Scientists say certain staple foods such as rice and wheat will deliver less nutrition in 2050. Women, children and poor people will suffer most.
Increasing levels of carbon dioxide in the atmosphere will render some major crops less nutritious and leave hundreds of millions of people protein and zinc deficient over the next three decades, according to a new study.
Elevated levels of CO2 in the atmosphere decrease levels of protein, iron and zinc in some crops, such as rice—but not all, lead author of the new study, Matt Smith, a research fellow at Harvard's T. H. Chan School of Public Health, told EHN. Corn and sorghum, for example, are not as affected, he said. The study was published today in Nature Climate Change.
"The research is not yet conclusive but the prevailing idea is that for some plants higher CO2 encourages faster plant growth, and the plant then tends to incorporate more carbohydrates, and fewer micronutrients," he said.
Scientists estimate nutrient and mineral concentrations are as much as 17 percent lower in affected crops grown under high CO2 concentrations (550 parts per million) compared to current CO2 levels of about 400 ppm.
Globally people get roughly 56 percent of their protein, 63 percent of their iron, and 57 percent of their zinc from crops affected by rising CO2 levels.
Smith and colleagues examined these nutrient changes in 225 foods in 151 countries by the year 2050—when, given our current trajectory, CO2 concentrations in the atmosphere are estimated to be 550 ppm—and found:
- An additional 175 million people could become zinc deficient
- An additional 122 million people could become protein deficient
- 1.4 billion women of childbearing age and children under 5 currently at risk of iron deficiency would have their iron intake further reduced by 4 percent
Currently there are about 662 million protein deficient people, and 1.5 billion zinc deficient people on the planet.
South and Southeast Asia, Africa and the Middle East were at the greatest risk. Poorer populations usually have a diet comprised of more vegetables, which "would expose them to a greater likelihood of combined deficiency across all three nutrients," the authors write.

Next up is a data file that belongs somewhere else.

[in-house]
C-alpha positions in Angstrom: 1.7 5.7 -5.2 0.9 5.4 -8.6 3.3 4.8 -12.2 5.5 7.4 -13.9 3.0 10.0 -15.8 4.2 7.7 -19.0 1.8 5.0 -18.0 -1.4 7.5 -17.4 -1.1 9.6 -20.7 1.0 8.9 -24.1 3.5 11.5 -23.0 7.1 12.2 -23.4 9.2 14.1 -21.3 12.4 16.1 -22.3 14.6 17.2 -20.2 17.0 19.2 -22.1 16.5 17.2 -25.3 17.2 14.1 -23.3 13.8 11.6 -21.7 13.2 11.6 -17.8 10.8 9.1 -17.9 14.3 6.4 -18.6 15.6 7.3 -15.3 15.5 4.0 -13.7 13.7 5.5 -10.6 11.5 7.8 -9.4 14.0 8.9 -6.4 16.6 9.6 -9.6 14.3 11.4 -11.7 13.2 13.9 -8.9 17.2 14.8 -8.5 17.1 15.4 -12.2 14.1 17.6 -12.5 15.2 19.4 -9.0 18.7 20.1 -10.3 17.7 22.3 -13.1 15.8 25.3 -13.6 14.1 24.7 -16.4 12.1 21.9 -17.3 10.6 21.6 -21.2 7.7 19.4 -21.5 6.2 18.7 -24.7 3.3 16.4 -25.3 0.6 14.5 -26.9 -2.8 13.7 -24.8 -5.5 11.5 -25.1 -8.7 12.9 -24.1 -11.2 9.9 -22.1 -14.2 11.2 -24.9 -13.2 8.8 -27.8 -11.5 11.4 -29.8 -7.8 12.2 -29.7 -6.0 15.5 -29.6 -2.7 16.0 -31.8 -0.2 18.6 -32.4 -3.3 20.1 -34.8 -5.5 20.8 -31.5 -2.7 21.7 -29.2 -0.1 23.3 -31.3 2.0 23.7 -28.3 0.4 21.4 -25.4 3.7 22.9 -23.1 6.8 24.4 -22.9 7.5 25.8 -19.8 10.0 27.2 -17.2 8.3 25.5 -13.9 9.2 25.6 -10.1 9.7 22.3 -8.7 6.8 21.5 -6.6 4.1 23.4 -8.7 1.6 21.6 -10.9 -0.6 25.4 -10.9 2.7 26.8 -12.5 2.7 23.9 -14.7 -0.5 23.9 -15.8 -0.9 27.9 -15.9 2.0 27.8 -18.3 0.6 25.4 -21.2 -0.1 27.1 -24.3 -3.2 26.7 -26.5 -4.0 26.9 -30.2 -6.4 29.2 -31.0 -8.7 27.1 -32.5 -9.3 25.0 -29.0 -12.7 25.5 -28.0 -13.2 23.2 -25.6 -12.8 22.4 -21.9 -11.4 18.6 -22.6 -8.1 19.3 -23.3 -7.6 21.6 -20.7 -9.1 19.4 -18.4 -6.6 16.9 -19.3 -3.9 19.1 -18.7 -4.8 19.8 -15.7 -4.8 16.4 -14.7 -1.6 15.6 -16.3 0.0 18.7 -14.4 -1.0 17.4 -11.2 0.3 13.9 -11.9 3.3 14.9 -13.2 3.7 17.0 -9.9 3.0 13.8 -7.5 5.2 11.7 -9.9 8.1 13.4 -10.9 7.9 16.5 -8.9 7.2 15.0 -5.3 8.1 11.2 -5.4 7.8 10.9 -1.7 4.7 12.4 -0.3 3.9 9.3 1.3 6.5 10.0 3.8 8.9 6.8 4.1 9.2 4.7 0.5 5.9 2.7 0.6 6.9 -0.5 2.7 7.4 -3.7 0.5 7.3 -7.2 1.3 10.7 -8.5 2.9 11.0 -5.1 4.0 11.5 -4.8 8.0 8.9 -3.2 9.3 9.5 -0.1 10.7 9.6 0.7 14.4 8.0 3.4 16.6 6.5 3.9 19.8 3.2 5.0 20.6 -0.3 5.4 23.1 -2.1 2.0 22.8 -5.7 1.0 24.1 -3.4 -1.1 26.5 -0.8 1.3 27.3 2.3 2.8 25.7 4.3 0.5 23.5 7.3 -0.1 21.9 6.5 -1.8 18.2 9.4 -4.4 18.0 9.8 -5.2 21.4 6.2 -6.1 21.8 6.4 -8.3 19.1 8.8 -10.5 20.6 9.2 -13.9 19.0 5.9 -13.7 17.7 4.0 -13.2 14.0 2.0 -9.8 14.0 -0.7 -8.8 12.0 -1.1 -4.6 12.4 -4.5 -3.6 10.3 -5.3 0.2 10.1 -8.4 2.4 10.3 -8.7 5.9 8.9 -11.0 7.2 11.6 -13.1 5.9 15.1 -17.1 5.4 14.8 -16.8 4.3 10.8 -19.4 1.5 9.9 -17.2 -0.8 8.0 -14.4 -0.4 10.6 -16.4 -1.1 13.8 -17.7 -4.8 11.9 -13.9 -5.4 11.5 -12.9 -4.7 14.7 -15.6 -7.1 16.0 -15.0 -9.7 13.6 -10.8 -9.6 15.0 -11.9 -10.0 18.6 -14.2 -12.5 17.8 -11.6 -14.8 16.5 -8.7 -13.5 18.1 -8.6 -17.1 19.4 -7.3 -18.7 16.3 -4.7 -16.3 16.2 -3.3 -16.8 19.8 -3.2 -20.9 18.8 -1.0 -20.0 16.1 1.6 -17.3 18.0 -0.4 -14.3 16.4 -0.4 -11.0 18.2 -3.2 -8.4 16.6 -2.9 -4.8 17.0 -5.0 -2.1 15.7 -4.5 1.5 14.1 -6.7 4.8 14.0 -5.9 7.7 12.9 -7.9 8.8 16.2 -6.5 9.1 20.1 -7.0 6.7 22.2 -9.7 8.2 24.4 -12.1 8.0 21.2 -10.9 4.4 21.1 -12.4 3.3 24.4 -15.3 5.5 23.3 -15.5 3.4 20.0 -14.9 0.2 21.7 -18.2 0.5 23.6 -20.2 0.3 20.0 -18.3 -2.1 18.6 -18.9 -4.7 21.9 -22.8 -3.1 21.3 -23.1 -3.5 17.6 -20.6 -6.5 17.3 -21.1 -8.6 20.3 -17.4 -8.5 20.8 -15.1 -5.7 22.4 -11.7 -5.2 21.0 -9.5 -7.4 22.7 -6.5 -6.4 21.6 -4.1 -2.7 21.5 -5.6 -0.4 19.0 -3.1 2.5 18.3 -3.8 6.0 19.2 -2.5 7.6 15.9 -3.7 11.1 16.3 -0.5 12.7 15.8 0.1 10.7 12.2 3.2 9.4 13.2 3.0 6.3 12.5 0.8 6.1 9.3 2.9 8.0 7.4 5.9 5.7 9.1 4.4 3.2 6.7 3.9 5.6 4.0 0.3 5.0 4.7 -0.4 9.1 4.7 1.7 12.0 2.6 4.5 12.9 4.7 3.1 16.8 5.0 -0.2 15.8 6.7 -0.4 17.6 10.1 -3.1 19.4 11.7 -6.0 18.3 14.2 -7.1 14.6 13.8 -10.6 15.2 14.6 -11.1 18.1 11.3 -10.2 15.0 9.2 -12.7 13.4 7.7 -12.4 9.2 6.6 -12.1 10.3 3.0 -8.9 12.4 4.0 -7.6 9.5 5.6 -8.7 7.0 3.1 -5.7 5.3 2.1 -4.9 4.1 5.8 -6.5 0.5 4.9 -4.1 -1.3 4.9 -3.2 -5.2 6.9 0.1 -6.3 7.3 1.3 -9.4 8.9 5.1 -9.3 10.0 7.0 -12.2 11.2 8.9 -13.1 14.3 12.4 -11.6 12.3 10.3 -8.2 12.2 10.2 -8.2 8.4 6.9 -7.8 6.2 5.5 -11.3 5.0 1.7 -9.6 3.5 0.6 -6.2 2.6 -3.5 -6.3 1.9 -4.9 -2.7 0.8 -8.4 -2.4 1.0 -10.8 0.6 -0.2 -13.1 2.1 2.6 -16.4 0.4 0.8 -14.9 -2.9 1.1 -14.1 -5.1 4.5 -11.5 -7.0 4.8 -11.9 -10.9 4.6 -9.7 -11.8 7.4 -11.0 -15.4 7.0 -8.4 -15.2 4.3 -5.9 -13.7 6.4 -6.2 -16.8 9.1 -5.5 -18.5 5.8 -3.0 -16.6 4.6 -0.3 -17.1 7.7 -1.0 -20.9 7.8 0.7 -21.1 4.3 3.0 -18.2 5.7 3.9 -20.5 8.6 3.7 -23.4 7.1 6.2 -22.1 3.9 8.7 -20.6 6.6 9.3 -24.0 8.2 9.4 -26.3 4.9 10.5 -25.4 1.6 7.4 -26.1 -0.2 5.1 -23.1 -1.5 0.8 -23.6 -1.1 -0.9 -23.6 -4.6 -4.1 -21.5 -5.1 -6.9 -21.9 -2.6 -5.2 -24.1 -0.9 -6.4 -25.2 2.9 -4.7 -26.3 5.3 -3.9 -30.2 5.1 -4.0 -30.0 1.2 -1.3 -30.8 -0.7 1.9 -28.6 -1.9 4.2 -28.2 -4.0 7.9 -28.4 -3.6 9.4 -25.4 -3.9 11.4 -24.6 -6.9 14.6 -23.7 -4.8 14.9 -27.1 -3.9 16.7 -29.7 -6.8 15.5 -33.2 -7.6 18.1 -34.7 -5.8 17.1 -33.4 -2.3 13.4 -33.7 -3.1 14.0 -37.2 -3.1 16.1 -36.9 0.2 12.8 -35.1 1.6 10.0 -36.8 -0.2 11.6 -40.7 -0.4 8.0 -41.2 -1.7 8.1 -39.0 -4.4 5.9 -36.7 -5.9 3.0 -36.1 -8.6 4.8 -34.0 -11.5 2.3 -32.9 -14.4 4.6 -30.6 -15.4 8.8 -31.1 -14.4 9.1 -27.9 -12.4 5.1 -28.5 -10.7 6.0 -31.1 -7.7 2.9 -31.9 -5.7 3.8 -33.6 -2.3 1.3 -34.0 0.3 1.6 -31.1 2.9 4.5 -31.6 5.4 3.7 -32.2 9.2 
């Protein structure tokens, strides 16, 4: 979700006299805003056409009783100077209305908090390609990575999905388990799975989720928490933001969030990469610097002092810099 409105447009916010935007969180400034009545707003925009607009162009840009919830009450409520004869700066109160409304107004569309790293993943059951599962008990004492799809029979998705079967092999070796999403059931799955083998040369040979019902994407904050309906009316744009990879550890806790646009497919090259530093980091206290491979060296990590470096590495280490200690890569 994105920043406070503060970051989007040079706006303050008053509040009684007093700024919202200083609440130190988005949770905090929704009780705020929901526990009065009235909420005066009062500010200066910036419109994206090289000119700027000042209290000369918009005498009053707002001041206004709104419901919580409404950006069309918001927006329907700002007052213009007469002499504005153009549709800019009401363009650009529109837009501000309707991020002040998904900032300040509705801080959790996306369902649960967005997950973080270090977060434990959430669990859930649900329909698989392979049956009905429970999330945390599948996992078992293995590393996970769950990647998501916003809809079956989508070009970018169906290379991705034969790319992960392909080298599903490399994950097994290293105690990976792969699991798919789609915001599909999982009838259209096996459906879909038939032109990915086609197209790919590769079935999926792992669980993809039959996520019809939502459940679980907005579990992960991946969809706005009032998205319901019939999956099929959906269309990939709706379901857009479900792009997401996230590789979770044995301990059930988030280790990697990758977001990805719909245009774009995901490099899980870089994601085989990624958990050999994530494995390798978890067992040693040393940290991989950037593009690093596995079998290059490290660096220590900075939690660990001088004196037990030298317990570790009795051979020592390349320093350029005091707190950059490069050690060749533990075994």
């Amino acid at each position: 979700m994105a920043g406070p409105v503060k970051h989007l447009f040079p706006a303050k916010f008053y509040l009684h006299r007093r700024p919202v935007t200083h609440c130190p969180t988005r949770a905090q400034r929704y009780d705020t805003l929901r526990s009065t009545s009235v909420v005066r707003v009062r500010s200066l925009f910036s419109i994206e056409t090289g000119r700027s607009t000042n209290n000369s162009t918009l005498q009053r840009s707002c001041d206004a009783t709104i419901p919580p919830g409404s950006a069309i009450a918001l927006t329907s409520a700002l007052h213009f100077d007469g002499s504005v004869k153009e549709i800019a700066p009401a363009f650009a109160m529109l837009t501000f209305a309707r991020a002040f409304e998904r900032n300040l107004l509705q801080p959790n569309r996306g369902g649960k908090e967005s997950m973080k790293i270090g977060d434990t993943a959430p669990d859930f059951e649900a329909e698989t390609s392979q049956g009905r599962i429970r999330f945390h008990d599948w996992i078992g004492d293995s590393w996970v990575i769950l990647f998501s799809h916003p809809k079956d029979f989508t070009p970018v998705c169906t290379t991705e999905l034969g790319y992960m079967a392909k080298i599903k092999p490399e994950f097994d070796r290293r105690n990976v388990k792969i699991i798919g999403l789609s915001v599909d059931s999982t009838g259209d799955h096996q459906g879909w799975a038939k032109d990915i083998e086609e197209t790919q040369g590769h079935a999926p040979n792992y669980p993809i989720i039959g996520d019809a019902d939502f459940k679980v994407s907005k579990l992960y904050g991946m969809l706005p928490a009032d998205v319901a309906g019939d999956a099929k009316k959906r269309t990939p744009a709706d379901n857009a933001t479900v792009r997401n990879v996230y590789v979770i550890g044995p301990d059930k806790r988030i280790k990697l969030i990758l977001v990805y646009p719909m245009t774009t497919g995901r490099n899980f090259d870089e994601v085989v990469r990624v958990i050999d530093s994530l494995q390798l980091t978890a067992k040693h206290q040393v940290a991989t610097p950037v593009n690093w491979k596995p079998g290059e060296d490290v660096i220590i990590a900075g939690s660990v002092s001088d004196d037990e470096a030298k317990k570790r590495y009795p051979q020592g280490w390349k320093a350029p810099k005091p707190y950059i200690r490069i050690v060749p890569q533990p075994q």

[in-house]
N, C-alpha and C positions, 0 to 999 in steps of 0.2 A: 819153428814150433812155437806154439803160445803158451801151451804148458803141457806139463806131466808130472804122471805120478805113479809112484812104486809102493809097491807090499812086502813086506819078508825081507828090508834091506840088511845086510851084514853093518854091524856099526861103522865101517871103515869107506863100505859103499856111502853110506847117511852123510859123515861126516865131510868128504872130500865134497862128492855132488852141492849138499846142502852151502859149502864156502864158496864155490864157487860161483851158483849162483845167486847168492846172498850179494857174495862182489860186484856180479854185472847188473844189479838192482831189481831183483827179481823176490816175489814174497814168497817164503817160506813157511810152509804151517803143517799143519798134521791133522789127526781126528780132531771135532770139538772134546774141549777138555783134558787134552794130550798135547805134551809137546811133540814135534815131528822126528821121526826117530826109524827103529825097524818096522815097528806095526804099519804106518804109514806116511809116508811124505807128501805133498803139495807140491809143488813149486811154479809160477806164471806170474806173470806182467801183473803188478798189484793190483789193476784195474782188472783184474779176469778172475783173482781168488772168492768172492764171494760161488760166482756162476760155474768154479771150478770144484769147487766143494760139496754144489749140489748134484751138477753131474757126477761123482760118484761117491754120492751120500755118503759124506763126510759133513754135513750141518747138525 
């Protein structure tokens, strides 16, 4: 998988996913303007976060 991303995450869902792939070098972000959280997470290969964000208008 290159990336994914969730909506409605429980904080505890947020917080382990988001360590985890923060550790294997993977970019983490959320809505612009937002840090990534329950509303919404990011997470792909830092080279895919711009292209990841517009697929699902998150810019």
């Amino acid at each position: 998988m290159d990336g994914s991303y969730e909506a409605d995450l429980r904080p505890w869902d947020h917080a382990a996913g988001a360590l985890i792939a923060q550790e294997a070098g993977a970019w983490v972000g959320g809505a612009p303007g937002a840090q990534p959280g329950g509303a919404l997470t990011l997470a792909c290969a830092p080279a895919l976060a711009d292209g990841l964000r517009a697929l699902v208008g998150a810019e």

India would be the hardest hit, with 50 million people becoming zinc deficient, 38 million becoming protein deficient, and 502 million women and children becoming more susceptible to iron-deficiency diseases.
Credit: Annie Spratt/Unsplash
The study assumed diets will remain the same and did not take into account other potential climate change impacts to crops such as temperature changes, droughts and extreme weather.
"Many of these foods we're eating now … we may not be eating in the future," Danielle Nierenberg president and founder of Food Tank, a nonprofit pushing for equitable changes in the food system, told EHN. "Some of these [crops] won't be able to withstand high temperatures, flooding."
In addition, she added, "overuse and misuse of artificial fertilizers and pesticides can take a big toll on soils," stripping it of nutrients, which leaves crops deficient as well.
The paper highlights the need for more "nuanced policy" when it comes to nutrition and food security, Dr. Martin W. Bloem, Director of Johns Hopkins' Center for a Livable Future, told EHN.
Bloem pointed out that countries with more plant-based diets suffer from higher rates of nutrient deficiency, but animal production in wealthier nations is a major contributor to climate change.
"If we want to deal with problems of under-nutrition as well as climate change and sustainability, we need to think much more precise ... not just one strategy or the other," he said.
The authors offer a handful of potential solutions, including growing plant varieties that have shown resilience to elevated CO2; using biotechnology to "fortify" crops with nutrients; and encouraging diverse diets.
"The clearest solution, and perhaps the most obvious, is just doubling down on reducing CO2 emissions," Smith said.
Nierenberg said crops like rice, wheat and corn could be replaced by crops such as millet and sorghum, which are better adapted to the type of high temperatures predicted as the climate warms. She also advocates for getting back to a more "traditional, indigenous" way of growing and eating.
"Many of the variety of vegetables now considered weeds are often highly nutritious leafy greens … or foods like jackfruit or breadfruit," she said. "These mimic foods we are eating now."